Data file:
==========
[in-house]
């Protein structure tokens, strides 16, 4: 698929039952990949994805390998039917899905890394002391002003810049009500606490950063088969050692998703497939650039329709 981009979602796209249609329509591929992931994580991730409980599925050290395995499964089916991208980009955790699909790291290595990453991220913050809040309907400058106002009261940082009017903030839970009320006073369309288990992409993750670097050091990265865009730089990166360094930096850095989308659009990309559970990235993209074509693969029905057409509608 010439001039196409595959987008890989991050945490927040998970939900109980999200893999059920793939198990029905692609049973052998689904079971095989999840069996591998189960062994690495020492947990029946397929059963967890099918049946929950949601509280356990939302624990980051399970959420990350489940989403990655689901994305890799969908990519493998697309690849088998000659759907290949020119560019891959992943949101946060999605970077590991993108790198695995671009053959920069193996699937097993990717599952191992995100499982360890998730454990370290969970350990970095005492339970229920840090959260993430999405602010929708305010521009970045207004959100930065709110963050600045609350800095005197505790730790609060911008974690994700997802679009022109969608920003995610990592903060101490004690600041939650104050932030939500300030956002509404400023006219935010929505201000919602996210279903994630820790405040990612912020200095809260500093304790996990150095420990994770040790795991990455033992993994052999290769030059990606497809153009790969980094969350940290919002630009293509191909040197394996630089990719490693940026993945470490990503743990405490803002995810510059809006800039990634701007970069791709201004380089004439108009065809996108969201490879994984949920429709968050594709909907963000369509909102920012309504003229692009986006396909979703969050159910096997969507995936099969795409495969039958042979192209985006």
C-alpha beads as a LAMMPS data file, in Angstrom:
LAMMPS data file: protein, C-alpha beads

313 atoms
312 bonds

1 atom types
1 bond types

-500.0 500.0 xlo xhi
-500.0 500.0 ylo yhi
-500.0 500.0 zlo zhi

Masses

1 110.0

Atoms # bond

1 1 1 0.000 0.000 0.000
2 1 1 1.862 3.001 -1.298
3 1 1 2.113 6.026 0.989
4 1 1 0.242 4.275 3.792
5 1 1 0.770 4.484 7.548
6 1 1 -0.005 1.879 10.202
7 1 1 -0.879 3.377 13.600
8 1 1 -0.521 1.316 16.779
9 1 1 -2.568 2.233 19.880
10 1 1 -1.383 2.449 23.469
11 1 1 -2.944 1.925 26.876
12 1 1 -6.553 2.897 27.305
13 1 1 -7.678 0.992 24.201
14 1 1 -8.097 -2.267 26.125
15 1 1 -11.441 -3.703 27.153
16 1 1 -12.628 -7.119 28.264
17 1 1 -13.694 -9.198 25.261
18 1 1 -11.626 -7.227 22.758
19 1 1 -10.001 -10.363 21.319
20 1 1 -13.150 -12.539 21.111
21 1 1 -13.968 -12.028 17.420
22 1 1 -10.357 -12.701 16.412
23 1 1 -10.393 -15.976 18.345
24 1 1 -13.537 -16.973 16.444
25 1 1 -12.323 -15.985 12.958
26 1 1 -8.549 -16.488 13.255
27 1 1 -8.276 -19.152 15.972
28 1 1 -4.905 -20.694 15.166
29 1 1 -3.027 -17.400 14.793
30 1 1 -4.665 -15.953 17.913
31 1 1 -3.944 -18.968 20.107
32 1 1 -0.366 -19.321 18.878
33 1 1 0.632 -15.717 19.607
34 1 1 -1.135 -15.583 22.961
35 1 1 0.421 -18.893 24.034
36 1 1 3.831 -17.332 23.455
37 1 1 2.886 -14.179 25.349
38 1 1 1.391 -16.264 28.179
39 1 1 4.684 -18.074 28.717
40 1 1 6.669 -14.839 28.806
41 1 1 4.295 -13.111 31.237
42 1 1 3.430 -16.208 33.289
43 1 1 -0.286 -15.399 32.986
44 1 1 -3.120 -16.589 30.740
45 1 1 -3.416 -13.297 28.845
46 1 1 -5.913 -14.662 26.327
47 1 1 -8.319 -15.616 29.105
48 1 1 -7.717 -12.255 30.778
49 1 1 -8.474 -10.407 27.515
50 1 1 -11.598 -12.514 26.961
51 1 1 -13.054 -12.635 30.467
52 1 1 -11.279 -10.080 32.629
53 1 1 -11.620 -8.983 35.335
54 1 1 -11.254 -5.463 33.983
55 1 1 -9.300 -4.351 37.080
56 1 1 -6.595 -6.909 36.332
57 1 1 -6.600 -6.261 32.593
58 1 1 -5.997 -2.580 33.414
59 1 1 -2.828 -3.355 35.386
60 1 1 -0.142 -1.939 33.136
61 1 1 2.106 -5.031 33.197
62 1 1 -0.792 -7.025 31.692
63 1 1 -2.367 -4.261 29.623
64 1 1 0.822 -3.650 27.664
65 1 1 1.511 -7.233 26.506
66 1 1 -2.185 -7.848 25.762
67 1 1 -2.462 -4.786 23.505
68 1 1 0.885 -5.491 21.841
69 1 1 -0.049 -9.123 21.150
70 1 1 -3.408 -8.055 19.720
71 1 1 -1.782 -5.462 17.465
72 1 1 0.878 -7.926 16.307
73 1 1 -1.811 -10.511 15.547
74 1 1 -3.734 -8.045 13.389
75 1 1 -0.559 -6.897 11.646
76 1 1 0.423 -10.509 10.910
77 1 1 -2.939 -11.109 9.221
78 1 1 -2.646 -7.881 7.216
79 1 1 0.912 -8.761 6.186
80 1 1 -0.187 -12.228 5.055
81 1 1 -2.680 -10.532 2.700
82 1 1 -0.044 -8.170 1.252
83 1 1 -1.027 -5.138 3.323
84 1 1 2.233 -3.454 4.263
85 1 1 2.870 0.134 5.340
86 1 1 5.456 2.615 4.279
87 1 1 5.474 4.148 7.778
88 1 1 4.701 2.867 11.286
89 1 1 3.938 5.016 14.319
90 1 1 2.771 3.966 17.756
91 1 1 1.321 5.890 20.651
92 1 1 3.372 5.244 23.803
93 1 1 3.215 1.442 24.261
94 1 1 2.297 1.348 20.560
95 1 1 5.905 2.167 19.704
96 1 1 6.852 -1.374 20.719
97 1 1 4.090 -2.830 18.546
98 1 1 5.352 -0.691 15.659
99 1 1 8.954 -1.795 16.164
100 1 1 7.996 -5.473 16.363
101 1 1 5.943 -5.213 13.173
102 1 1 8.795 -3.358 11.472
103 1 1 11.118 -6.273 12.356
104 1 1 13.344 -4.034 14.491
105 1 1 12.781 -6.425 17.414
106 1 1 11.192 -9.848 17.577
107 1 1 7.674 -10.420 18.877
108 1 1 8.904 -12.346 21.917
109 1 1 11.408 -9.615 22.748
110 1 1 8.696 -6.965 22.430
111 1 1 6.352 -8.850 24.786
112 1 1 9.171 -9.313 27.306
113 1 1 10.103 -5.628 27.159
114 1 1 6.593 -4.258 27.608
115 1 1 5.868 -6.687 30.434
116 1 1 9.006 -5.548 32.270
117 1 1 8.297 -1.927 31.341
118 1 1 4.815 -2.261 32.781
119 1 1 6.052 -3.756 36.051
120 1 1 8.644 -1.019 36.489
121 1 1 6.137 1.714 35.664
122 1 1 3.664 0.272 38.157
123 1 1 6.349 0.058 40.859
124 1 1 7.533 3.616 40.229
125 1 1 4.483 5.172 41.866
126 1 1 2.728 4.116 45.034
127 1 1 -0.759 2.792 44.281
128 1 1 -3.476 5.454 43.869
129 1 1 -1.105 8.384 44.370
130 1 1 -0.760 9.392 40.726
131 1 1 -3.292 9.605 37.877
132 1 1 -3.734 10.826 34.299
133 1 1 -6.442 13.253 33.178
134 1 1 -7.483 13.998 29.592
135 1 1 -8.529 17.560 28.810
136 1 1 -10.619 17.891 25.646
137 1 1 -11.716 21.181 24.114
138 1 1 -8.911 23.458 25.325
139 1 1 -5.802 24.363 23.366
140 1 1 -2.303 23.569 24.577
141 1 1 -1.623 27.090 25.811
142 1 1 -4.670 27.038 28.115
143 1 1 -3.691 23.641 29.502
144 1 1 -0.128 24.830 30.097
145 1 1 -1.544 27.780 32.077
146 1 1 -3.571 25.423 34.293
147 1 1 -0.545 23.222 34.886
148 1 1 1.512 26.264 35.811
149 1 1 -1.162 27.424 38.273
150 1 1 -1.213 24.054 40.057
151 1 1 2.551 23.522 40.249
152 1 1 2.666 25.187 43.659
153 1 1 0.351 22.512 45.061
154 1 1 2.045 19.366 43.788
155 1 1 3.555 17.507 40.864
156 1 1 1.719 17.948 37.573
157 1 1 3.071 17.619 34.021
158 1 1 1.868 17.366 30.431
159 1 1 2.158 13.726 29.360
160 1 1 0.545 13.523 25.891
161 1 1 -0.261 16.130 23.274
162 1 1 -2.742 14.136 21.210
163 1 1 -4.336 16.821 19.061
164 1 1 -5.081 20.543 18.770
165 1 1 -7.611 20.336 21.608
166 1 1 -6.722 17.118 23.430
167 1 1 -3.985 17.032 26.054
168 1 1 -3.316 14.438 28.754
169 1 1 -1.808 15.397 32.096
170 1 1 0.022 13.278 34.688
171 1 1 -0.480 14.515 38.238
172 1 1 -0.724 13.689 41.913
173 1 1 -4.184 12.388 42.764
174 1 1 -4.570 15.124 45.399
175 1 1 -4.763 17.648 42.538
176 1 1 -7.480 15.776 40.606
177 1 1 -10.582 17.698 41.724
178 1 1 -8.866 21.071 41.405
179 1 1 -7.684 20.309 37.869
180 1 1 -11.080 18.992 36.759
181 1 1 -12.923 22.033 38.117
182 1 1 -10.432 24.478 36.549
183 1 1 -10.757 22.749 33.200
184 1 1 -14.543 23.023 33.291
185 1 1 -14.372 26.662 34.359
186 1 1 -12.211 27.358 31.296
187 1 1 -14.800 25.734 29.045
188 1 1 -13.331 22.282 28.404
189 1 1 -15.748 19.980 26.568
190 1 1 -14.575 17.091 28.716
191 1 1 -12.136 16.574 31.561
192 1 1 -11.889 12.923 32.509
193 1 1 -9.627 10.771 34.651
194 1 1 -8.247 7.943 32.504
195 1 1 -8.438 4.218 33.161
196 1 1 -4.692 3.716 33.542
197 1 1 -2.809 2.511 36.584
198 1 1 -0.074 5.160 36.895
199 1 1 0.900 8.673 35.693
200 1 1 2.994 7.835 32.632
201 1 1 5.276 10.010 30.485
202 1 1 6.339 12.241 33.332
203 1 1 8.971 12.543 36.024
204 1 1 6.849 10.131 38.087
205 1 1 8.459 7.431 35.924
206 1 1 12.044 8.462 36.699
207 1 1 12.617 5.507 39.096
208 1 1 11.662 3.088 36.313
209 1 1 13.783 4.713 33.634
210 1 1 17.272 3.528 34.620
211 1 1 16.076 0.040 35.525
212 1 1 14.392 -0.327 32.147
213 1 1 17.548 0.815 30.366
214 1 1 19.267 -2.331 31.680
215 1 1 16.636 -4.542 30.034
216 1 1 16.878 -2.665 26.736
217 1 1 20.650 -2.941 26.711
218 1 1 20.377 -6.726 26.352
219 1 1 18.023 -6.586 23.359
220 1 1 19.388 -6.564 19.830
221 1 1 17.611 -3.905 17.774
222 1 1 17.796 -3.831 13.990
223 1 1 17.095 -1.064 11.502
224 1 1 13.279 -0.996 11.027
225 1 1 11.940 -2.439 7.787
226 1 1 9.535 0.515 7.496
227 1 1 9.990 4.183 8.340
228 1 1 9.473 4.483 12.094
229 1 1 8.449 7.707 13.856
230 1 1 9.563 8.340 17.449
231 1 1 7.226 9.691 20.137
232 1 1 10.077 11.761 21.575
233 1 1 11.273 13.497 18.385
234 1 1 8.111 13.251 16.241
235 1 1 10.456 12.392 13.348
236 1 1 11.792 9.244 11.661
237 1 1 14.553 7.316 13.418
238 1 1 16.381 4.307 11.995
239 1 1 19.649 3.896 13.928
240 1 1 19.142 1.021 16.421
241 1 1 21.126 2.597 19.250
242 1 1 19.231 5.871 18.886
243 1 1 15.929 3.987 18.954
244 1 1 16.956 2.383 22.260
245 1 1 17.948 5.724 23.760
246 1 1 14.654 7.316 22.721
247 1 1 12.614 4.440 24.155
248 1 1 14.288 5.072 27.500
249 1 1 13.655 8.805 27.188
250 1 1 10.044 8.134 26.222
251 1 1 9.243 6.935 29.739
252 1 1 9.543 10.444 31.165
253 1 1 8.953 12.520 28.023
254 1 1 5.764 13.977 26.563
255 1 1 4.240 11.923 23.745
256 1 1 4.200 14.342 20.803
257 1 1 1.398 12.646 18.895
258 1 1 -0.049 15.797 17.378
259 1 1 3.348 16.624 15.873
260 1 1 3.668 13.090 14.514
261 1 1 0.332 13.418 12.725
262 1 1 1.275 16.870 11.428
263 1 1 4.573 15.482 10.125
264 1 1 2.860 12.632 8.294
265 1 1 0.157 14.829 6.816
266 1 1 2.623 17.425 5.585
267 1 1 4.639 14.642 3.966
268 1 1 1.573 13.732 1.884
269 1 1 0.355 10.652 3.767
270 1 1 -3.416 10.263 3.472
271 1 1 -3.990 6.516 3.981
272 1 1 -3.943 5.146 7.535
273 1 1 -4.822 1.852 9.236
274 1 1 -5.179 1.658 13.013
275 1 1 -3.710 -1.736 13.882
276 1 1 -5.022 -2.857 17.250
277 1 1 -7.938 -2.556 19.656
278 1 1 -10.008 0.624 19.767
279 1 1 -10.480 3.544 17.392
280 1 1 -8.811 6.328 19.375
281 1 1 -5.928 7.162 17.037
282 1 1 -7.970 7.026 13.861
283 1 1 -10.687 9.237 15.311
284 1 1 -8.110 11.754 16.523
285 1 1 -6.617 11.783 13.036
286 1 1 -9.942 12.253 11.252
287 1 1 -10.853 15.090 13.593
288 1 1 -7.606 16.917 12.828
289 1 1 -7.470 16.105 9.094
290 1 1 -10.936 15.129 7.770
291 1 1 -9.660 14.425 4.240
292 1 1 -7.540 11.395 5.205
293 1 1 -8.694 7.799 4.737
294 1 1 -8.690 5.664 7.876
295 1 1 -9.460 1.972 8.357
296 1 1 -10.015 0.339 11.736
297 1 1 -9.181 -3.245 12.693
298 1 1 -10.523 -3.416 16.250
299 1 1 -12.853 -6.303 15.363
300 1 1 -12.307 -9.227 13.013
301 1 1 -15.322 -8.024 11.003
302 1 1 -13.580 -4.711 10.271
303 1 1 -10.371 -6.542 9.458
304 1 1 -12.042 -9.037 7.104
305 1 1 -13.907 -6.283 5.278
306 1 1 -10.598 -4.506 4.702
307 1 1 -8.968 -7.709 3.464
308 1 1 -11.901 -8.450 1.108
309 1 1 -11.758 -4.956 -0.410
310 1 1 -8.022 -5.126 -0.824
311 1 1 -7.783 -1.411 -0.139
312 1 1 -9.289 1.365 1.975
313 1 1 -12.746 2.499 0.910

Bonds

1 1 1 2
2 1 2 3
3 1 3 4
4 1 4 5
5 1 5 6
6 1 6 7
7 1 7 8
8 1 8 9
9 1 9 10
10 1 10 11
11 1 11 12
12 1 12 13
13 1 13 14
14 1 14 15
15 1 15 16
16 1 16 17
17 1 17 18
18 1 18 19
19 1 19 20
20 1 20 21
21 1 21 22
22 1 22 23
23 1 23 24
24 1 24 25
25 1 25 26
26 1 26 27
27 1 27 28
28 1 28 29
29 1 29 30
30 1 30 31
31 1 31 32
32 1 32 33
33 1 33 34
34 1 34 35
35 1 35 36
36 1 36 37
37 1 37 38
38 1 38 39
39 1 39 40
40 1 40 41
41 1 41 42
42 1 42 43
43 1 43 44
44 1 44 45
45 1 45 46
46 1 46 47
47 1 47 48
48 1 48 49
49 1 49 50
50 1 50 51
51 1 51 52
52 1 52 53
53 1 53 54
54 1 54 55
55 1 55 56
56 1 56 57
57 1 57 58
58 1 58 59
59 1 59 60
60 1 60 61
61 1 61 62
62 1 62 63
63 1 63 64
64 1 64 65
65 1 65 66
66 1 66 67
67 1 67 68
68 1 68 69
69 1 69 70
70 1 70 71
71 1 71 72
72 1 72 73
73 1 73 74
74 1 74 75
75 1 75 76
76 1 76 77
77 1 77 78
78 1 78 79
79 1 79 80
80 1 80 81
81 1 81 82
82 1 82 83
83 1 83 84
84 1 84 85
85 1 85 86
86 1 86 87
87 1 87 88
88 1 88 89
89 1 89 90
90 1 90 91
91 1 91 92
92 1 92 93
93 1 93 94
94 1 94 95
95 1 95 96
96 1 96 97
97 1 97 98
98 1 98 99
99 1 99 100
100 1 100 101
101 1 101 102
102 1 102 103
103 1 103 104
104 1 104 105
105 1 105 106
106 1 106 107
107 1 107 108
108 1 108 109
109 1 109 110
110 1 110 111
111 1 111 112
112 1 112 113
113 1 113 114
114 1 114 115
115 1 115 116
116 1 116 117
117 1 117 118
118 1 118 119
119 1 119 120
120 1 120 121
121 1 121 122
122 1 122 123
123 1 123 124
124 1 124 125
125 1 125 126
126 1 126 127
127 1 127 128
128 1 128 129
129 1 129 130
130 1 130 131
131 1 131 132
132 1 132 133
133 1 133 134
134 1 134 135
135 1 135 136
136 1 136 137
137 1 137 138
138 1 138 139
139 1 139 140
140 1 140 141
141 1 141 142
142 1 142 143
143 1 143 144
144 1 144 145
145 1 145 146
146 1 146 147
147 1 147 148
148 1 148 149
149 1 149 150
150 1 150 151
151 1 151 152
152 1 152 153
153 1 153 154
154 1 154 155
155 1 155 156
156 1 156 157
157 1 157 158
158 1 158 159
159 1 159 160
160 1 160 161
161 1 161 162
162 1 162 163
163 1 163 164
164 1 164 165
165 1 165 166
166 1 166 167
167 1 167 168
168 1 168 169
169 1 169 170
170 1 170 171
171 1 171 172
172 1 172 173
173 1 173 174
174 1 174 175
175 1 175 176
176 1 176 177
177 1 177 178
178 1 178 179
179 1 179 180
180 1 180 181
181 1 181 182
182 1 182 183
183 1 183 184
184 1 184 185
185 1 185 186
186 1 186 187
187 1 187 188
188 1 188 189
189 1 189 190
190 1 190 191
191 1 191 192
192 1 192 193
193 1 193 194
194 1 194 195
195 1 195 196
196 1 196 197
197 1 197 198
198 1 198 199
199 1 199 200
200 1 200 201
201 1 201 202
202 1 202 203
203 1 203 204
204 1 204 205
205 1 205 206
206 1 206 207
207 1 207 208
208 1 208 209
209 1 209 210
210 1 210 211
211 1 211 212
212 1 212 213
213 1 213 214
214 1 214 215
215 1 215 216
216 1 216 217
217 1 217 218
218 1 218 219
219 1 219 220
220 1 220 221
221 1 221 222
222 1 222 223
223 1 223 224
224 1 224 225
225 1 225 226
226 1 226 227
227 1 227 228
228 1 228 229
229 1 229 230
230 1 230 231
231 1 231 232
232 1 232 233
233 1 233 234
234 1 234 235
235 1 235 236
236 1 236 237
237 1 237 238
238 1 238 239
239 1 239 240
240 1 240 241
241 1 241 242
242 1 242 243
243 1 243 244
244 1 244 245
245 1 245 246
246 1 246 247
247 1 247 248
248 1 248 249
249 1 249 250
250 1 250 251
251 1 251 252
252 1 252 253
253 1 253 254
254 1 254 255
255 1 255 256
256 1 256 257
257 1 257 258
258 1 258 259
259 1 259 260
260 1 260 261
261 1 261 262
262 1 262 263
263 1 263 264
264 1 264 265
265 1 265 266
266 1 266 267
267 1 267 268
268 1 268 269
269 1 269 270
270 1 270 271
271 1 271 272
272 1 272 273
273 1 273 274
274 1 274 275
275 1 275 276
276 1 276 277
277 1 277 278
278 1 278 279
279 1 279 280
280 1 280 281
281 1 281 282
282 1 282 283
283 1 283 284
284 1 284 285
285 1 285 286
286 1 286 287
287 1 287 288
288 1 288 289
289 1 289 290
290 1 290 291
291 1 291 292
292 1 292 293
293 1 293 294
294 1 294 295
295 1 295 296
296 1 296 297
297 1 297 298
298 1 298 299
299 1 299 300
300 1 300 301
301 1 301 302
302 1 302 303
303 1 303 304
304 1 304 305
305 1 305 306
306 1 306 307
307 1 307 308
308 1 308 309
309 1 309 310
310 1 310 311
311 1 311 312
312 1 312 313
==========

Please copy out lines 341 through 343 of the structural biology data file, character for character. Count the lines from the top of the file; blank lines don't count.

13 1 13 14
14 1 14 15
15 1 15 16